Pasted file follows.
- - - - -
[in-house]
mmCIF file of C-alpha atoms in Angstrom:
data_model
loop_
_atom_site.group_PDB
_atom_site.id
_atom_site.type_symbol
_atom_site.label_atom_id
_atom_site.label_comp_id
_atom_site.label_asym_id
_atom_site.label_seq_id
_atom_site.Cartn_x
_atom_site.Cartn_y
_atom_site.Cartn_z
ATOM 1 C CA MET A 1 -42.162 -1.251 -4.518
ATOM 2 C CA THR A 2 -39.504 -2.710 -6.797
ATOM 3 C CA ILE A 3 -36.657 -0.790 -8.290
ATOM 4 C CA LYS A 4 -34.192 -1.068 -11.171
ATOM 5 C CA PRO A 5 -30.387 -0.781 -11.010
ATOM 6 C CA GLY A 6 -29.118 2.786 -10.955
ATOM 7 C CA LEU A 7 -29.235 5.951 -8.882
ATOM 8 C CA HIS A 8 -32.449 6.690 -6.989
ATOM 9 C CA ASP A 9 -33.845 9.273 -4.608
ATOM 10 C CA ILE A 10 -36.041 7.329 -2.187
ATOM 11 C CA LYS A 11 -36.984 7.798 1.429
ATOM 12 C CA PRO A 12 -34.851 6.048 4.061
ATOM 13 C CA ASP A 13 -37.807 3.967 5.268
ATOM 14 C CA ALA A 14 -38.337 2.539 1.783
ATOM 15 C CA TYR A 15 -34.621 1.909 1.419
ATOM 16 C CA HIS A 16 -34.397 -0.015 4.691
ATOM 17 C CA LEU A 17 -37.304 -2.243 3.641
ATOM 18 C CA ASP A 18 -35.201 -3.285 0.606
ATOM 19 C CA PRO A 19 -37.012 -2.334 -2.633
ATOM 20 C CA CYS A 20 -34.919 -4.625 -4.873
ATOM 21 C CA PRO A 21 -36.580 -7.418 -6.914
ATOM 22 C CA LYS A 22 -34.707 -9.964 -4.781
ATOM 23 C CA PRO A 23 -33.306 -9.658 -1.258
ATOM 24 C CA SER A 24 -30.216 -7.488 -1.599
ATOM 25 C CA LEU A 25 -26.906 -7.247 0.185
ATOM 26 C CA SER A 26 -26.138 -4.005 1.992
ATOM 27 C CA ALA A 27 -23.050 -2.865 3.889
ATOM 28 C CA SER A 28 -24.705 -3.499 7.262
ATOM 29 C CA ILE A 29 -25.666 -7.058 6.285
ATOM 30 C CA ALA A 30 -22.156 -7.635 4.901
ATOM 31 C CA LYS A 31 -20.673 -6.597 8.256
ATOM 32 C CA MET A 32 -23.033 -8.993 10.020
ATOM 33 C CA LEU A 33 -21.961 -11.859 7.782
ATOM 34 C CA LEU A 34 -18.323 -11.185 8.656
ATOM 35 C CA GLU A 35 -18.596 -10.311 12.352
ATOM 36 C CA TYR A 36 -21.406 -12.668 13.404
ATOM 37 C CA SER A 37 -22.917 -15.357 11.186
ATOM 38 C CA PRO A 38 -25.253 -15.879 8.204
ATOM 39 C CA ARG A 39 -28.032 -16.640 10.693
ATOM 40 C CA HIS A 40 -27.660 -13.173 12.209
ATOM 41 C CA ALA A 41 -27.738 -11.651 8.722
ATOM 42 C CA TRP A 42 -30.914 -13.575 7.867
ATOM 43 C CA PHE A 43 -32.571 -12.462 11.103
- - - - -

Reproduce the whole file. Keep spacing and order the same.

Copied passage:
[in-house]
mmCIF file of C-alpha atoms in Angstrom:
data_model
loop_
_atom_site.group_PDB
_atom_site.id
_atom_site.type_symbol
_atom_site.label_atom_id
_atom_site.label_comp_id
_atom_site.label_asym_id
_atom_site.label_seq_id
_atom_site.Cartn_x
_atom_site.Cartn_y
_atom_site.Cartn_z
ATOM 1 C CA MET A 1 -42.162 -1.251 -4.518
ATOM 2 C CA THR A 2 -39.504 -2.710 -6.797
ATOM 3 C CA ILE A 3 -36.657 -0.790 -8.290
ATOM 4 C CA LYS A 4 -34.192 -1.068 -11.171
ATOM 5 C CA PRO A 5 -30.387 -0.781 -11.010
ATOM 6 C CA GLY A 6 -29.118 2.786 -10.955
ATOM 7 C CA LEU A 7 -29.235 5.951 -8.882
ATOM 8 C CA HIS A 8 -32.449 6.690 -6.989
ATOM 9 C CA ASP A 9 -33.845 9.273 -4.608
ATOM 10 C CA ILE A 10 -36.041 7.329 -2.187
ATOM 11 C CA LYS A 11 -36.984 7.798 1.429
ATOM 12 C CA PRO A 12 -34.851 6.048 4.061
ATOM 13 C CA ASP A 13 -37.807 3.967 5.268
ATOM 14 C CA ALA A 14 -38.337 2.539 1.783
ATOM 15 C CA TYR A 15 -34.621 1.909 1.419
ATOM 16 C CA HIS A 16 -34.397 -0.015 4.691
ATOM 17 C CA LEU A 17 -37.304 -2.243 3.641
ATOM 18 C CA ASP A 18 -35.201 -3.285 0.606
ATOM 19 C CA PRO A 19 -37.012 -2.334 -2.633
ATOM 20 C CA CYS A 20 -34.919 -4.625 -4.873
ATOM 21 C CA PRO A 21 -36.580 -7.418 -6.914
ATOM 22 C CA LYS A 22 -34.707 -9.964 -4.781
ATOM 23 C CA PRO A 23 -33.306 -9.658 -1.258
ATOM 24 C CA SER A 24 -30.216 -7.488 -1.599
ATOM 25 C CA LEU A 25 -26.906 -7.247 0.185
ATOM 26 C CA SER A 26 -26.138 -4.005 1.992
ATOM 27 C CA ALA A 27 -23.050 -2.865 3.889
ATOM 28 C CA SER A 28 -24.705 -3.499 7.262
ATOM 29 C CA ILE A 29 -25.666 -7.058 6.285
ATOM 30 C CA ALA A 30 -22.156 -7.635 4.901
ATOM 31 C CA LYS A 31 -20.673 -6.597 8.256
ATOM 32 C CA MET A 32 -23.033 -8.993 10.020
ATOM 33 C CA LEU A 33 -21.961 -11.859 7.782
ATOM 34 C CA LEU A 34 -18.323 -11.185 8.656
ATOM 35 C CA GLU A 35 -18.596 -10.311 12.352
ATOM 36 C CA TYR A 36 -21.406 -12.668 13.404
ATOM 37 C CA SER A 37 -22.917 -15.357 11.186
ATOM 38 C CA PRO A 38 -25.253 -15.879 8.204
ATOM 39 C CA ARG A 39 -28.032 -16.640 10.693
ATOM 40 C CA HIS A 40 -27.660 -13.173 12.209
ATOM 41 C CA ALA A 41 -27.738 -11.651 8.722
ATOM 42 C CA TRP A 42 -30.914 -13.575 7.867
ATOM 43 C CA PHE A 43 -32.571 -12.462 11.103